Monday, September 17, 2012

Why America's Military Succeeds

Copyright (c) 2012 Scott F Paradis

The United States Armed Services are the world's premiere fighting forces. The United States military is designed, built and employed to fight and win our nation's wars. The Services have accumulated an extraordinary legacy of mission success. They continue to accomplish remarkable feats of discipline and daring still today.

In assessing why, or how, the military is able to succeed where others fail, one may be inclined to point to overwhelming resources - the weapons, the remarkable technology and the awesome firepower the Services possess. But that determination would, in fact, be missing the fundamental element.

The truth is much simpler. The U.S. military succeeds because of its people - the values they adhere to, and the processes they employ. Soldiers, Sailors, Airmen and Marines intend to win, plan to win, and fight to win. The military succeeds in achieving virtually impossible tasks, in dangerous, austere environments, because quality people do the necessary things to guarantee victory.

The Armed Forces of the United States are the only institutions in the land that must confront, address, and overcome the two most influential aspects of the human experience: power and fear. The Army, Navy, Air Force, Marines and Coast Guard are charged with managing power; they apply and manipulate power to achieve the national will. To carry out this charge under extreme duress, the military must, deliberately and directly, rise above fear.

To accomplish the most demanding tasks, to succeed in the most severe circumstances, and to triumph over the most threatening of all adversaries - fear - the United States military operates by three indispensible measures. The U.S. military is values based, mission focused and action oriented. The Armed Services rely on universal, immutable principles to achieve any task, and accomplish any mission.

The Army, Navy, Air Force and Marines were each established to support and defend the constitution of the United States - a document itself intended to secure the ideals of liberty, justice, and equality. Every member of America's armed services swears an oath to support and defend the Constitution against all enemies, foreign and domestic. In addition, to function in extreme conditions and under extraordinary threats, the service cultures imbue standards of conduct and behavior amongst all members. These standards are enduring principles and values such as: courage, respect, loyalty, selfless service, integrity, honor, and duty. The men and women serving in uniform willingly risk their lives for one another and the nation because they believe in these values.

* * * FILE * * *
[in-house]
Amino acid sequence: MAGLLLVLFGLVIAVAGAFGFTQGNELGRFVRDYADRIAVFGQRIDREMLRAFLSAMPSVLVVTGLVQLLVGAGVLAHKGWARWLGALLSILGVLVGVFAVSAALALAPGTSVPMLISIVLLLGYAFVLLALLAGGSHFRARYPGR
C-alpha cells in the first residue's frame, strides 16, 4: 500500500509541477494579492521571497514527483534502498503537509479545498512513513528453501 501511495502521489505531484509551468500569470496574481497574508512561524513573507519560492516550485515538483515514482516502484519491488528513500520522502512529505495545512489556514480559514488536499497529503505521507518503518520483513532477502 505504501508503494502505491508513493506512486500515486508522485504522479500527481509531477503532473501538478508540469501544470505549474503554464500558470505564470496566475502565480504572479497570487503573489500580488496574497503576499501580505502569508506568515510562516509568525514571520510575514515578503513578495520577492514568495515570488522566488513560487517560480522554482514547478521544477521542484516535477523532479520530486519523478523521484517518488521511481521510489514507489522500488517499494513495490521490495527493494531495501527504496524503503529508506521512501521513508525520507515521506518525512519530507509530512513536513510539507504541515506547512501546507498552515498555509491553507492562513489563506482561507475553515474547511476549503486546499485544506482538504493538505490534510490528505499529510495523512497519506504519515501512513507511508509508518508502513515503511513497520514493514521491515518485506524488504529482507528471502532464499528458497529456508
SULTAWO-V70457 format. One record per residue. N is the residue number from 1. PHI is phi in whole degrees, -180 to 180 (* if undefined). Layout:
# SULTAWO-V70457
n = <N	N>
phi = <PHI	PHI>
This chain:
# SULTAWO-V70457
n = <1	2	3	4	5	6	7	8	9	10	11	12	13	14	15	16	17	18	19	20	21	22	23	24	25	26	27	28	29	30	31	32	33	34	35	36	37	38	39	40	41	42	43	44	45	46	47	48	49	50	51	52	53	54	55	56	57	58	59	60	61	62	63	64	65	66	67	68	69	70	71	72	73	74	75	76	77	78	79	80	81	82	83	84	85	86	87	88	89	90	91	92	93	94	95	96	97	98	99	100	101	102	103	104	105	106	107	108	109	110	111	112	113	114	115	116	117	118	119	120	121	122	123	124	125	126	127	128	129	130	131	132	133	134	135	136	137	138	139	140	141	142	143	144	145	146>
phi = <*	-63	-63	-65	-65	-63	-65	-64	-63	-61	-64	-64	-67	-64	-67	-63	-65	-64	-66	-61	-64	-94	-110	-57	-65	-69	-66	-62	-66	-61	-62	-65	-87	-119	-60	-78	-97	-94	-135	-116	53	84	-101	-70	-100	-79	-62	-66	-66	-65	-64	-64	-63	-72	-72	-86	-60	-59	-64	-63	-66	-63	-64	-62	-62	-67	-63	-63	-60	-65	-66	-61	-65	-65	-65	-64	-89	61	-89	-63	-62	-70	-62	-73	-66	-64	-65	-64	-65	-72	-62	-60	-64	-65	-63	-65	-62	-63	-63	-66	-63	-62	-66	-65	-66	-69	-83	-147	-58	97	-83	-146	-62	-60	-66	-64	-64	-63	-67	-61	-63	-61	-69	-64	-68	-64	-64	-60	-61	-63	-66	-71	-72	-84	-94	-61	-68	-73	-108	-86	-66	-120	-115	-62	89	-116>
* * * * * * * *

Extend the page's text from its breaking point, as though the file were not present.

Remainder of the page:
The Services are mission focused. For any undertaking, of virtually any scale, a military organization or unit conducts a deliberate decision making process. The key component, the essential product of the decision making process is a mission statement. The mission is a well-defined task and purpose - an objective to accomplish and a reason for accomplishing it. Every member of the unit understands the mission, both task and purpose, and focuses all his or her energy and effort planning for, preparing for, then executing to achieve the intended outcome.

Finally the military is action oriented. To manipulate power, to overcome an adversary, to influence a circumstance, requires the presence and action of men and women. War is an outdoor sport. Achieving a mission requires the calculated application of a variety of resources ranging from information, to personnel, to technology and weapons systems. Mission success demands action. The U.S. military succeeds by taking - vigorous, sometimes violent, but always spirited - action.

The United States' military is comprised of unique services sharing a common purpose - to protect America and, if necessary, fight and win our nation's wars. Though not perfect, the military has an unequaled record of achievement. The Services each offer a model for how to achieve success. Ordinary men and women accomplish extraordinary exploits due to their reliance on immutable principles. We can learn a lot from the military.

Scott F. Paradis, author of "Warriors Diplomats Heroes, Why America's Army Succeeds - Lessons for Business and Life", focuses on the fundamental principles of leadership and success,

EasyPublish this article:

No comments:

Post a Comment